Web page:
This may be done, for example, by arranging for the demodulated information to be written into real and imaginary arrays and then reading out and decoding the stored real and imaginary values only from array locations corresponding to unaffected frequencies.
If the broadcast OFDM signal has been conditioned so as not to transmit any useful information modulating carriers at frequencies which the receiver is designed to ignore then a basic receiver of the above-mentioned type will be satisfactory. However, if useful information has been modulated onto those affected OFDM carriers (without being duplicated elsewhere in the OFDM signal) then the basic receiver will decode an incomplete set of data. In such circumstances it is preferable to include in the receiver some data reconstruction circuitry (e.g. interpolator apparatus) of known type in order to produce a full data signal. FIG. 14 illustrates in block diagrammatic form the structure of the decoder in such a receiver.
If the broadcast OFDM signal has been conditioned to duplicate at other frequencies in the signal the data modulated onto affected OFDM carriers, or if the data that should have been modulated onto the affected carriers has been translated to another part of the OFDM signal, then the receiver must demodulate this duplicated/translated information, translate it to the appropriate part of the data block and decode it. FIG. 15 shows a block diagram of the decoder in a receiver implementing this process. In other receiver embodiments the decoding step could take place before the data is translated to the correct location in the data block.
In order to reduce the effects of image channel interference an appropriate value should be selected for the local oscillator frequency and intermediate frequency to be used in the receiver superheterodyning process. As discussed above these frequencies should be chosen so that the OFDM carriers affected by the image channel vision and sound carrier frequencies will be the same as the OFDM carriers affected by co-channel interference from the ordinary vision carrier and sound carrier of the interfering broadcast television service.
Whilst the above description has been given in terms of the desired OFDM signal being generated through an inverse Discrete Fourier Transformation, it will be understood that a discrete Fourier Transformation could equally well be used (with an inverse DFT being used at the receiver to recover the data samples), or both the coder and decoder could use the same transformation (DFT, or inverse DFT) with appropriate further processing.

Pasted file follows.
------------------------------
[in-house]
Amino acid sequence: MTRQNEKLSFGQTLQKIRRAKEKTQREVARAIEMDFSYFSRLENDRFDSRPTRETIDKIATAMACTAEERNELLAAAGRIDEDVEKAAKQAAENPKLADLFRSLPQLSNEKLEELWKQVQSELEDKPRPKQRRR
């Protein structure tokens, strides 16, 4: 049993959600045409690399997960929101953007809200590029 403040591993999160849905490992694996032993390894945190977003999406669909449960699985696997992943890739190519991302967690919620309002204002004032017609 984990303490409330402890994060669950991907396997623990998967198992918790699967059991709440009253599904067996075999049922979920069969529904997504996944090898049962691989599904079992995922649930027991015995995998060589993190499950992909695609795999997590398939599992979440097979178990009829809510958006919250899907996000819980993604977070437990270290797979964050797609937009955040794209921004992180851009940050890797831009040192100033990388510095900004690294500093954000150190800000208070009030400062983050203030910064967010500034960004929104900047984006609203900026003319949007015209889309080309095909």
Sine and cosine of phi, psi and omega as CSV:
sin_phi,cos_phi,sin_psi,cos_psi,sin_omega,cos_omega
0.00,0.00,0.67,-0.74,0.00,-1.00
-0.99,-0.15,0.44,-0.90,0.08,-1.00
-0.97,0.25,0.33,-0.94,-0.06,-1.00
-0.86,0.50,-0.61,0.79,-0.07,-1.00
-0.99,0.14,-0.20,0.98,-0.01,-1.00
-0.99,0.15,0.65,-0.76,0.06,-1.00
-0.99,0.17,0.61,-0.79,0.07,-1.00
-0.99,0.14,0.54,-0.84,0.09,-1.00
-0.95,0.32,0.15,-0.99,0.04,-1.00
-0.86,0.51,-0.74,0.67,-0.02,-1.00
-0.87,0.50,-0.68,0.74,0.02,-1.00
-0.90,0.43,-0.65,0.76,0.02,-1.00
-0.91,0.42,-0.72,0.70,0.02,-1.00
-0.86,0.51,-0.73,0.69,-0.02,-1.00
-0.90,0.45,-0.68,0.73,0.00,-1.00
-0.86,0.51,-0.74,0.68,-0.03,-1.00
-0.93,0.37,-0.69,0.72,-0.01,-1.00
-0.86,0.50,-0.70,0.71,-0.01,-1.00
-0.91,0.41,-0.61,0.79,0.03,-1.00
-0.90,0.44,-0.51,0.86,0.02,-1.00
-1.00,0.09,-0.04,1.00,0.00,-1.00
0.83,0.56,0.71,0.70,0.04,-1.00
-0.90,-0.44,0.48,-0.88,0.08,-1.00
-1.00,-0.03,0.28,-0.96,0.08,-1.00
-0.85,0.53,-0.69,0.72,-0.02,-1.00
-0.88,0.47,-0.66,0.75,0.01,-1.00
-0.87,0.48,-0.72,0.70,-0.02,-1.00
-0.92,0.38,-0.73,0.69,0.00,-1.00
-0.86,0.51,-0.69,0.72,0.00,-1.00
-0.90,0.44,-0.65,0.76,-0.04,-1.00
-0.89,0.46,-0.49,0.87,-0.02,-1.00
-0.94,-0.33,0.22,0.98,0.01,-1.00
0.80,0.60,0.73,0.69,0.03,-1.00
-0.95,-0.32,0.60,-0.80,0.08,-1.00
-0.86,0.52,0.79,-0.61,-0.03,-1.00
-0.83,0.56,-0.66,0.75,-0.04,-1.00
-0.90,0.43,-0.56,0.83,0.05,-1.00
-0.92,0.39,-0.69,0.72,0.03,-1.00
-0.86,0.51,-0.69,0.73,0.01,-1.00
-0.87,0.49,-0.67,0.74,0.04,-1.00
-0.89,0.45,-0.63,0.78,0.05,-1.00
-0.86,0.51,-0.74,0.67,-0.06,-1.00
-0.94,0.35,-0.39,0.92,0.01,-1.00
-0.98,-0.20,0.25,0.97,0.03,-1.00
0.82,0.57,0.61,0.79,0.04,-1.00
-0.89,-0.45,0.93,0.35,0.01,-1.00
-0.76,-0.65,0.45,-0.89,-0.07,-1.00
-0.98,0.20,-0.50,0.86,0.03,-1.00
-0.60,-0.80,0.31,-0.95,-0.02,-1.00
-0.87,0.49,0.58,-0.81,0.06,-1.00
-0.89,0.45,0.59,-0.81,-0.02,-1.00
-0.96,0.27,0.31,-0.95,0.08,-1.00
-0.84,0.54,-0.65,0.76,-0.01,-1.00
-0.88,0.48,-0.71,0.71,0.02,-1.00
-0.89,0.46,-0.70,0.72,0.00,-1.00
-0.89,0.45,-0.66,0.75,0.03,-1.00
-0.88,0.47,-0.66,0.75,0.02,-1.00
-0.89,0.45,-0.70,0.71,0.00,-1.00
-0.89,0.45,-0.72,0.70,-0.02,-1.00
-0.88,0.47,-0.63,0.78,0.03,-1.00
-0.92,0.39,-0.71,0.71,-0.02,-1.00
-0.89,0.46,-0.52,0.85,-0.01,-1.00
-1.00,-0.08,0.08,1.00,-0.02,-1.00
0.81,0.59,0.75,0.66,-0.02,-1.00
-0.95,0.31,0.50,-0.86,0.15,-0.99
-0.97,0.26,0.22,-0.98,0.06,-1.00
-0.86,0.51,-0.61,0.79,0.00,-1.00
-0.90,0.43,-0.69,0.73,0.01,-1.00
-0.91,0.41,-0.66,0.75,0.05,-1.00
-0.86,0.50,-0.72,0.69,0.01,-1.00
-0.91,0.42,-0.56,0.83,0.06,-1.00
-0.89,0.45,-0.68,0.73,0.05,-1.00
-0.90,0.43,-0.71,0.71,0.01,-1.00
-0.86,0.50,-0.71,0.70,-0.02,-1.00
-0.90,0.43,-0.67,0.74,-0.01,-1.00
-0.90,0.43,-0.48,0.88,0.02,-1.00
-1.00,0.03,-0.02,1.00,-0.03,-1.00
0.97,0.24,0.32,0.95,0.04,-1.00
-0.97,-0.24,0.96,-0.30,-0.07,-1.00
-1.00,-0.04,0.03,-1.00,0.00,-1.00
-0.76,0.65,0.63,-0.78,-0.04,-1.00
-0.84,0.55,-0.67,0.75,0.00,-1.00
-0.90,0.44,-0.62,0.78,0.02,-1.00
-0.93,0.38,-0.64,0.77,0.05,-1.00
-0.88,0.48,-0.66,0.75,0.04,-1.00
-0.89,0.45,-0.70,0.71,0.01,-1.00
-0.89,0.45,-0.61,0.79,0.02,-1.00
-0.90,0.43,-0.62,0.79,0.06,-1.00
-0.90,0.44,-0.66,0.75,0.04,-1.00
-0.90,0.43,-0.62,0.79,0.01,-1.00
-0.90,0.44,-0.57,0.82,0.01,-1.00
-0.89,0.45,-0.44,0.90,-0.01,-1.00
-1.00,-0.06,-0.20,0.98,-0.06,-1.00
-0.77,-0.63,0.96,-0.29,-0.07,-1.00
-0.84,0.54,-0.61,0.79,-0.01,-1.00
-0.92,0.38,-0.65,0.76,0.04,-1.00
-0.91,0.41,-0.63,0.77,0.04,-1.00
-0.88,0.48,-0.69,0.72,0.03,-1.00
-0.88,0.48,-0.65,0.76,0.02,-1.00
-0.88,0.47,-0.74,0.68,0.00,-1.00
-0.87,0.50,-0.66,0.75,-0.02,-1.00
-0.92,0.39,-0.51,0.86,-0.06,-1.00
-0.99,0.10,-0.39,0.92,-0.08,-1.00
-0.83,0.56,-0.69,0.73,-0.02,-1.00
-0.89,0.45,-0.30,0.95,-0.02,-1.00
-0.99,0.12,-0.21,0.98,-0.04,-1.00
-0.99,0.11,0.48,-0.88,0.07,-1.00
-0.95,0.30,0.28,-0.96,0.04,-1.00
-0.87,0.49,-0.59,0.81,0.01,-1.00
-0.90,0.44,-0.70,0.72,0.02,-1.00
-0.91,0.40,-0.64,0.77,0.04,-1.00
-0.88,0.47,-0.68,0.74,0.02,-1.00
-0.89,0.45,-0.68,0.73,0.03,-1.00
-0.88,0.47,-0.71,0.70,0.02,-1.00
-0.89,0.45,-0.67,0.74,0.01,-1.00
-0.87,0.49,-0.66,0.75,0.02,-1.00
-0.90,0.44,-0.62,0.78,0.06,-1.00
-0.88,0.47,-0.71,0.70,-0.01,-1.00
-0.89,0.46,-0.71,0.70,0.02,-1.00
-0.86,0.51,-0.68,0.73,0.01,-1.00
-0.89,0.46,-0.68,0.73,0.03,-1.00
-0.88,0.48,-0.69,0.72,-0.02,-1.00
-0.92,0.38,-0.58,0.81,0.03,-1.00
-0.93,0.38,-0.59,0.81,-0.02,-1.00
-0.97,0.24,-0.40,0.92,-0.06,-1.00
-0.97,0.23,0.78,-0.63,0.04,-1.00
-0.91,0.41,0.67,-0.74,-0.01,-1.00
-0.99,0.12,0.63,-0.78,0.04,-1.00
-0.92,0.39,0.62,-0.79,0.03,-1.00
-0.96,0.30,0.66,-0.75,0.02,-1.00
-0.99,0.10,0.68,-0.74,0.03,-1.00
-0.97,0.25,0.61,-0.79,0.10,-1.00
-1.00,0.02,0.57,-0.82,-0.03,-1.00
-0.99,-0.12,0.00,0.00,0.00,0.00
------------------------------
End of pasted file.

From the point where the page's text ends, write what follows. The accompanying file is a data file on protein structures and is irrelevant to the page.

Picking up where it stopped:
Using the techniques of the present invention it is possible to broadcast a low power OFDM signal, with a high data carrying capacity, in frequency bands likely to be affected by interference from existing broadcast television services. For example, in the UK where an 8 MHz channel is available for the OFDM signal, in an embodiment where holes are cut out of the OFDM spectrum at the positions corresponding to the vision carrier and sound carrier of an existing television service (to avoid co-channel interference) and at the band edges (to avoid adjacent channel interference) it is possible to obtain a data rate of 13.5M bit/sec using QPSK modulation of the OFDM carriers. At such a data rate it is practicable to transmit a high quality video signal via a low power OFDM signal. Using 16 QAM modulation of the OFDM carriers a data rate of 27M bit/sec may be obtained; that may be high enough to allow for HDTV transmission via a low power OFDM signal.
More generally, although the present invention has been described above largely in terms of transmitting an OFDM signal in an environment where it is subject to interference from television transmissions, the invention is considered to be more widely applicable to enable an OFDM signal to be transmitted where it may be affected by other sorts of transmissions.
Furthermore it is not only off-air OFDM transmissions that may be accommodated, the invention is considered to be applicable where the transmissions are carried in other media, e.g. coaxial cable.
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|2||*||EBU Review, No. 224, Aug. 1987, (Brussels, BE), M. Alard et al.: Principles of modulation and channel coding for digital broadcasting for mobile receivers , pp. 168 190, see sections 1, 2.1, 2.2; FIGS. 1, 2.|
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|4||IEEE Global Telecommunications Conference & Exhibition Conference Record, Dallas, Tex., US, 27-30 Nov. 1989, IEEE (New York, US), J. C. Rault et al.: "The coded orthogonal frequency division multiplexing (COFDM) Technique, and its application to digital radio broadcasting towards mobile receivers", pp. 428-432.|
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|U.S. Classification||375/260, 375/308, 375/E07.002, 375/348, 348/E07.038, 370/208, 375/281|
|International Classification||H04N7/24, H04J11/00, H04J1/00, H04L27/26, H04N7/081, H04N7/08, H04B15/00|
|Cooperative Classification||H04L27/2691, H04N21/2383, H04L27/2662, H04L27/2602, H04N21/4382, H04N7/0803, H04L27/2657|
|European Classification||H04N21/438M, H04N21/2383, H04L27/26M1, H04N7/08A, H04L27/26M5C5, H04L27/26M5C3|
|Oct 29, 1992||AS||Assignment|
Owner name: NATIONAL TRANSCOMMUNICATIONS LIMITED, UNITED KINGD
Free format text: ASSIGNMENT OF ASSIGNORS INTEREST;ASSIGNORS:MASON, ARTHUR GORDON;GLEDHILL, JEFFREY JOHN;REEL/FRAME:006558/0815
Effective date: 19920928